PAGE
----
Yesterday was an important day. It was so important that I couldn’t write about it yesterday, or the day before yesterday. It was a day I used to believe wouldn’t come. It was a day I could never have imagined would come.

Yesterday, plus ten years ago, was a day many of us, in fact millions of us, will never forget. It was the day when I lost three friends – Ben, Marla and Janis – to a suicide bomber at Hebrew University. It was the day that, for me, spelled the end of my personal safety as I knew it. The day the shuk was no longer the shuk, and my friends were no longer just my friends, but rather my lifeline. It was the day that changed the meaning of the word “goodbye”; it was the day when I stopped taking for granted a simple disagreement, afraid that I might not have a chance to make up.

Yesterday morning I went to an art class. Our instructions were to create mandalas – circles. We were supposed to paint on them, draw on them…and create something unique. I felt like the exercise was particularly cliche – maybe because of the day. I could almost hear the Lion King “Circle of Life” playing in the background as I quietly went about the assignment, without a clue what I was doing.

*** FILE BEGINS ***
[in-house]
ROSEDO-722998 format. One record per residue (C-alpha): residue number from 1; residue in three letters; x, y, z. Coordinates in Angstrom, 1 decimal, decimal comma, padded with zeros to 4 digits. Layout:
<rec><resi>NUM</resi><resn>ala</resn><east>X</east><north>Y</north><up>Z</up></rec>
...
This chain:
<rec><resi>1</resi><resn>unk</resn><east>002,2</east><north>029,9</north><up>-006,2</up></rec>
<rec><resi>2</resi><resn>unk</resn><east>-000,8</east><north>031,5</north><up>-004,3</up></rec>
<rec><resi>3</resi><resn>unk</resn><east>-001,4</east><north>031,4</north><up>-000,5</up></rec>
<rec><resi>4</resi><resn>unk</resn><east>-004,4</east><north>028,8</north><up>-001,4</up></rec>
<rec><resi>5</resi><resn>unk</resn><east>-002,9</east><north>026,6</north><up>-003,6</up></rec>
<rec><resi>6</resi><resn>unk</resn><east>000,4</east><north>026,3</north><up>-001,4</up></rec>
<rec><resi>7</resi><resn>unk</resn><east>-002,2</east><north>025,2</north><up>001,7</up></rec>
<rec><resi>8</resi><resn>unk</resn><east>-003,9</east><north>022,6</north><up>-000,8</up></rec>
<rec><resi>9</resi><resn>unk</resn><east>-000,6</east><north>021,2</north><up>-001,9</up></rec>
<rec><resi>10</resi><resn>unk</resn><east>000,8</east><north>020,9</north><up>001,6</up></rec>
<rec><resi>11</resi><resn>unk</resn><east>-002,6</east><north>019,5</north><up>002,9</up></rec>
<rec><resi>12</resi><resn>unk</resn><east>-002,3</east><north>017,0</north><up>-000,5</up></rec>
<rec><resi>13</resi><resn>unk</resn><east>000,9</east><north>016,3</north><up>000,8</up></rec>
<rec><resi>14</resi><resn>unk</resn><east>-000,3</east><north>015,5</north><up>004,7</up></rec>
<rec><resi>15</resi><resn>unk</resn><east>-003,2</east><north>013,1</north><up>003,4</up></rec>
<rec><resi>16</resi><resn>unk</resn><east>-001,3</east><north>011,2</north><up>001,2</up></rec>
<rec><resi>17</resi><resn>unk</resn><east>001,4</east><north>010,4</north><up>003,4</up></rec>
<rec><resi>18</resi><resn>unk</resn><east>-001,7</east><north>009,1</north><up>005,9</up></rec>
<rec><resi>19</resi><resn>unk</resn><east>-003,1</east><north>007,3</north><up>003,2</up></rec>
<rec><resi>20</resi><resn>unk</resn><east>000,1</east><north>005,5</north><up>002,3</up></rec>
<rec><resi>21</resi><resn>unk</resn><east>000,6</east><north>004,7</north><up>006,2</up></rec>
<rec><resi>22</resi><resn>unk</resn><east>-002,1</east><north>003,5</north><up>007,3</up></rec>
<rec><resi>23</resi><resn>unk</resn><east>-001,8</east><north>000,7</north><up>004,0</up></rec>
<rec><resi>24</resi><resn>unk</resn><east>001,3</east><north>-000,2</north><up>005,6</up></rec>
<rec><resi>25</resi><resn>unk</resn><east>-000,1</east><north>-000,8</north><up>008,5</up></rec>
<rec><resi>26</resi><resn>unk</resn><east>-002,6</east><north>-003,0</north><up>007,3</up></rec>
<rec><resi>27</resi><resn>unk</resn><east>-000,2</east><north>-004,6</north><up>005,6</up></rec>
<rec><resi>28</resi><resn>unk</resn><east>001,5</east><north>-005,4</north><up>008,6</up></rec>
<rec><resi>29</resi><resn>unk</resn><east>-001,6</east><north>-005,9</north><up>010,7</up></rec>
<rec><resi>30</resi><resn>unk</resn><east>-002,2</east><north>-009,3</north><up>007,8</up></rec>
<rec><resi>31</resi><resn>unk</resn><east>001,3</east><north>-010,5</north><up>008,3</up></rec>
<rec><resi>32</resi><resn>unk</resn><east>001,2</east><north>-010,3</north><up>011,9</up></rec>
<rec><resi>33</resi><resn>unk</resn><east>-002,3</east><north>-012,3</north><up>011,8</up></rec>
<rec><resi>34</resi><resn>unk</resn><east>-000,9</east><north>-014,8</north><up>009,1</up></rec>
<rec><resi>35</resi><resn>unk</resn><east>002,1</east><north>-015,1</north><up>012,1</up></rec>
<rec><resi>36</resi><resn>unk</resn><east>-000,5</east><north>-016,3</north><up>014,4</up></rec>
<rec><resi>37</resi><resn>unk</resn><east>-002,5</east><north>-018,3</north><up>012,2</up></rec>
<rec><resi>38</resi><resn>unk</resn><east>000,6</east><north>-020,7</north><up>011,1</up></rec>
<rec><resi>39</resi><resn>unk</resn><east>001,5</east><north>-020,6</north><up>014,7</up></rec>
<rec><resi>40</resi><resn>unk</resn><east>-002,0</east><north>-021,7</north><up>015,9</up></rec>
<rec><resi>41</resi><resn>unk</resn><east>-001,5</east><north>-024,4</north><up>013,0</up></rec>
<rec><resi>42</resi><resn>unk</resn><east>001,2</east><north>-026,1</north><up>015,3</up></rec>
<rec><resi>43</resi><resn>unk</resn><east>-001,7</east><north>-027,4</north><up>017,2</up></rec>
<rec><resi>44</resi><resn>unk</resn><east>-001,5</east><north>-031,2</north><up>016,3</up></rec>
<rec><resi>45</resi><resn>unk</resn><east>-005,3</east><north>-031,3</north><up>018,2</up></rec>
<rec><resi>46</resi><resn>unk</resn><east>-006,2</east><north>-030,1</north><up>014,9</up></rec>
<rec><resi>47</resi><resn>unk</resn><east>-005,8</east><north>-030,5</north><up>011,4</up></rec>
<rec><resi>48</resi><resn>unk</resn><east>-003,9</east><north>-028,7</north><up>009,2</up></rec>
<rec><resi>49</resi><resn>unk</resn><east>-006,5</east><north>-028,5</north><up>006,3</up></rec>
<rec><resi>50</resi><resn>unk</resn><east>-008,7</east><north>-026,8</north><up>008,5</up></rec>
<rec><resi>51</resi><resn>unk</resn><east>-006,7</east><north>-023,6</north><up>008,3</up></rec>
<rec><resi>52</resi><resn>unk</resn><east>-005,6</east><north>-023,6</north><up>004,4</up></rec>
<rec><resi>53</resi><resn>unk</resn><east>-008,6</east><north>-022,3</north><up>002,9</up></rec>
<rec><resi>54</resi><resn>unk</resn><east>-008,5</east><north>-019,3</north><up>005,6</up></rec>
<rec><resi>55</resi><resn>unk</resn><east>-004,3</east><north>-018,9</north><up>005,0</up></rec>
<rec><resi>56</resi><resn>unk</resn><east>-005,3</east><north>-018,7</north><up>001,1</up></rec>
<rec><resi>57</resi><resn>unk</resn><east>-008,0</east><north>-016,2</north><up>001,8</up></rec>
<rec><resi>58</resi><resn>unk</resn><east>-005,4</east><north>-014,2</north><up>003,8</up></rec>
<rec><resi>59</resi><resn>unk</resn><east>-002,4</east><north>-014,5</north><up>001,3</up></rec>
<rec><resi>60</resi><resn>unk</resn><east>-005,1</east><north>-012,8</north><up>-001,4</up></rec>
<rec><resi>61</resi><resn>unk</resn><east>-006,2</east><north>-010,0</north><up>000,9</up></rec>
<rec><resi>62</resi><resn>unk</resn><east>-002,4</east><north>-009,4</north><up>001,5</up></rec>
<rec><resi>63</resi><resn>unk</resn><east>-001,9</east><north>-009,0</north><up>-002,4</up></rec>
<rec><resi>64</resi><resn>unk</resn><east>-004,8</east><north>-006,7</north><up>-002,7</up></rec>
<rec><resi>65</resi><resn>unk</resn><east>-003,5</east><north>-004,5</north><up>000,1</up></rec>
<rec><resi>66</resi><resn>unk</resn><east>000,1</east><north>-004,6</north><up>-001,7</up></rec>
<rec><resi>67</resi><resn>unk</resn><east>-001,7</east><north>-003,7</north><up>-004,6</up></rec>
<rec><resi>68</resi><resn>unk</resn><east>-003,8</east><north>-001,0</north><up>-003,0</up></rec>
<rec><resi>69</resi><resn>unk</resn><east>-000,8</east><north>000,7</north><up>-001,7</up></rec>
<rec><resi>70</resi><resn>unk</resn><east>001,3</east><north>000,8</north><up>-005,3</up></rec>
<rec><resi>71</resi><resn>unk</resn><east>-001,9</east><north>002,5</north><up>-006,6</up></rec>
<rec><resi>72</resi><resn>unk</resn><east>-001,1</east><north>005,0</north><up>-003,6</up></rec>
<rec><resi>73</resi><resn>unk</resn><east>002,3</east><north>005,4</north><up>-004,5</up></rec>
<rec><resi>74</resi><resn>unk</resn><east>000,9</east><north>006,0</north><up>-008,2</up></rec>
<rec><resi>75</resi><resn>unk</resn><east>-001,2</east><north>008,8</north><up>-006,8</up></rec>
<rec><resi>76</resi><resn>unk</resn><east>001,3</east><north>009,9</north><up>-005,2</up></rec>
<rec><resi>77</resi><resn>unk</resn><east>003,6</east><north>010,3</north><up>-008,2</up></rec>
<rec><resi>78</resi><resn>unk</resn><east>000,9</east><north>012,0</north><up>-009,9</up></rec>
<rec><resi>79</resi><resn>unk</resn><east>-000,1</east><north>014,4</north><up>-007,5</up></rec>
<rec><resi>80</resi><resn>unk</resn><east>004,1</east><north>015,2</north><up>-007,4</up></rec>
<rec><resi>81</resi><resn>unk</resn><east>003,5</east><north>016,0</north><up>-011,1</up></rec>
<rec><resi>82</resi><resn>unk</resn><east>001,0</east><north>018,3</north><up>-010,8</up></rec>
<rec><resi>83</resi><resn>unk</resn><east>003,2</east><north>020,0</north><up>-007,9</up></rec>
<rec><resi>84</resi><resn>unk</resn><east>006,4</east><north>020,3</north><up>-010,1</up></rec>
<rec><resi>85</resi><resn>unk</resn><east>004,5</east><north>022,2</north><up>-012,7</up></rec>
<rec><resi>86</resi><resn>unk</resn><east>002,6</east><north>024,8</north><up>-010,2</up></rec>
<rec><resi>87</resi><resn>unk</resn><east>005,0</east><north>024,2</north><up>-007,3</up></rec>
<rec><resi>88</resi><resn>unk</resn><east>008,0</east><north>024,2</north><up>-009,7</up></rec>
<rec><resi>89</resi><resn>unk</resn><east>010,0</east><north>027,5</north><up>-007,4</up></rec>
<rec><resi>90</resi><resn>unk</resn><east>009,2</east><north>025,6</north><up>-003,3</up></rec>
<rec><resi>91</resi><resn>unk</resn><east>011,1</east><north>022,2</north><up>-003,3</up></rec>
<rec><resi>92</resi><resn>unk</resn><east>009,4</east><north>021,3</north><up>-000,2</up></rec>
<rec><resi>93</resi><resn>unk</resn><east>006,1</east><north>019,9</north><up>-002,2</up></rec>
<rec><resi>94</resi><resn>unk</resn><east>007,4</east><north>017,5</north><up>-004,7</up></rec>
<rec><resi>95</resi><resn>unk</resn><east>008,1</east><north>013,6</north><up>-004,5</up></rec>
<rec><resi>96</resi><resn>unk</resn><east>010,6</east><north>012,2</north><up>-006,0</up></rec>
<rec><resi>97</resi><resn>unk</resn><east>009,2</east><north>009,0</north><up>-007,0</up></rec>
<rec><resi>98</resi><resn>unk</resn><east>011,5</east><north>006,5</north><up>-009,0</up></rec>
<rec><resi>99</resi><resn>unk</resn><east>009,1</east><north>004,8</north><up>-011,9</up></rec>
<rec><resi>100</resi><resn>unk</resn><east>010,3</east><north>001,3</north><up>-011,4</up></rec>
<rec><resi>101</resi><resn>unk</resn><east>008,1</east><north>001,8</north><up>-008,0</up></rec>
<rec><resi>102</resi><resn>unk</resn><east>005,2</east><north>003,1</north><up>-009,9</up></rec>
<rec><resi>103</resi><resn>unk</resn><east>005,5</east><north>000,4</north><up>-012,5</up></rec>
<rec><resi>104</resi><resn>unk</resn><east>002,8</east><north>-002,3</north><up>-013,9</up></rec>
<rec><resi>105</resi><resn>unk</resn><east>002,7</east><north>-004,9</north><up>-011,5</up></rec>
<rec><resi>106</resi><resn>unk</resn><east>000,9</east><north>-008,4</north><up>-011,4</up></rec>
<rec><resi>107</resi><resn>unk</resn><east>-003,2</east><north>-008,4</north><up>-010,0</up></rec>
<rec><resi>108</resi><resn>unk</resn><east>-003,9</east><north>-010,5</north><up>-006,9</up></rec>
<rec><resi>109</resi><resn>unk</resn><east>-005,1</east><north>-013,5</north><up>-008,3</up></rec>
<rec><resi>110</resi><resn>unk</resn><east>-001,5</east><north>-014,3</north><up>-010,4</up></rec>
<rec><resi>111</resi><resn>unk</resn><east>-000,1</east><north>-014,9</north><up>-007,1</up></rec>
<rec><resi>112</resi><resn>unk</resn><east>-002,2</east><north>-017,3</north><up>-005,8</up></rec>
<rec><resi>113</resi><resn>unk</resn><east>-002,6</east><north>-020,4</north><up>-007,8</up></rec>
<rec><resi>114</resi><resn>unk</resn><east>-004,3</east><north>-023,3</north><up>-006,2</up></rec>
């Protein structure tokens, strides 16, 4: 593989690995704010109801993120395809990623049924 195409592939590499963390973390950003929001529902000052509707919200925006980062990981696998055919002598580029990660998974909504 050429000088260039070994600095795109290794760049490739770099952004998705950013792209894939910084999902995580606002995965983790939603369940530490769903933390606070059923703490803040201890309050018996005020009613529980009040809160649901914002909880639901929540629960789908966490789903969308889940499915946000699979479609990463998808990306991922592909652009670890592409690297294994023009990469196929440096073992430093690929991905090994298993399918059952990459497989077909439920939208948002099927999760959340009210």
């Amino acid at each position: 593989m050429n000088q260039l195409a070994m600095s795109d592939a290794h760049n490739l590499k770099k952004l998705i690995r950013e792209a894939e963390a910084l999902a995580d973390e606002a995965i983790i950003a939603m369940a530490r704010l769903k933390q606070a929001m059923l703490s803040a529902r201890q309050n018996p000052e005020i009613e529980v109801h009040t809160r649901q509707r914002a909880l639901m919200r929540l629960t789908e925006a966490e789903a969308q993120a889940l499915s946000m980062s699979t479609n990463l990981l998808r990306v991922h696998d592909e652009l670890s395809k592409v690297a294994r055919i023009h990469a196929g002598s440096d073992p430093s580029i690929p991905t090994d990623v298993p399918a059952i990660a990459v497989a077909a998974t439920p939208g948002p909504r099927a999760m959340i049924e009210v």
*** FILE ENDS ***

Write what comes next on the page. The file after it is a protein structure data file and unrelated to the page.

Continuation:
Yesterday, what I did was to inadvertently create a circular rainbow. It started in the center with white…and made its way to the outside edges into red, with brilliant colors in between. Then I cut it into one of those coils and I took a piece of white paper and glued it, in a circular pattern, back into the circular rainbow where it now sits.

Yesterday I realized, it is now exactly what I am, a whole thing, with beautiful and vibrant pieces of a rainbow, that was literally cut apart. And slowly, after 10 years, I have glued myself back together, with white spaces between – because one cannot truly ever be the person that they were before. 10 years and 3 months ago I sat at a Yom Ha’atzmaut picnic across from my friend Marla Ann Bennet and stared at her Mei Eden hat with a rainbow on the front. There is no more fitting image of her, nor of Janis or Ben. They brought brilliant color to this world, and continue to do so by the people they touched. And somehow, on the day that I was choosing to ignore, I conjured them up anyway.

Yesterday I ignored the day, but today I remember it for what it was -the end of a cycle of healing, and the beginning of the next decade of life.

May we continue to be touched by their “colors” and may their memories be for a blessing.

About the Author
Marni Mandell CEO & Co-Founder of CareHood, public speaking coach and mentor to startups and speaker herself. She made aliyah in 2010, and has spent 20 years working in the Jewish community and hi-tech.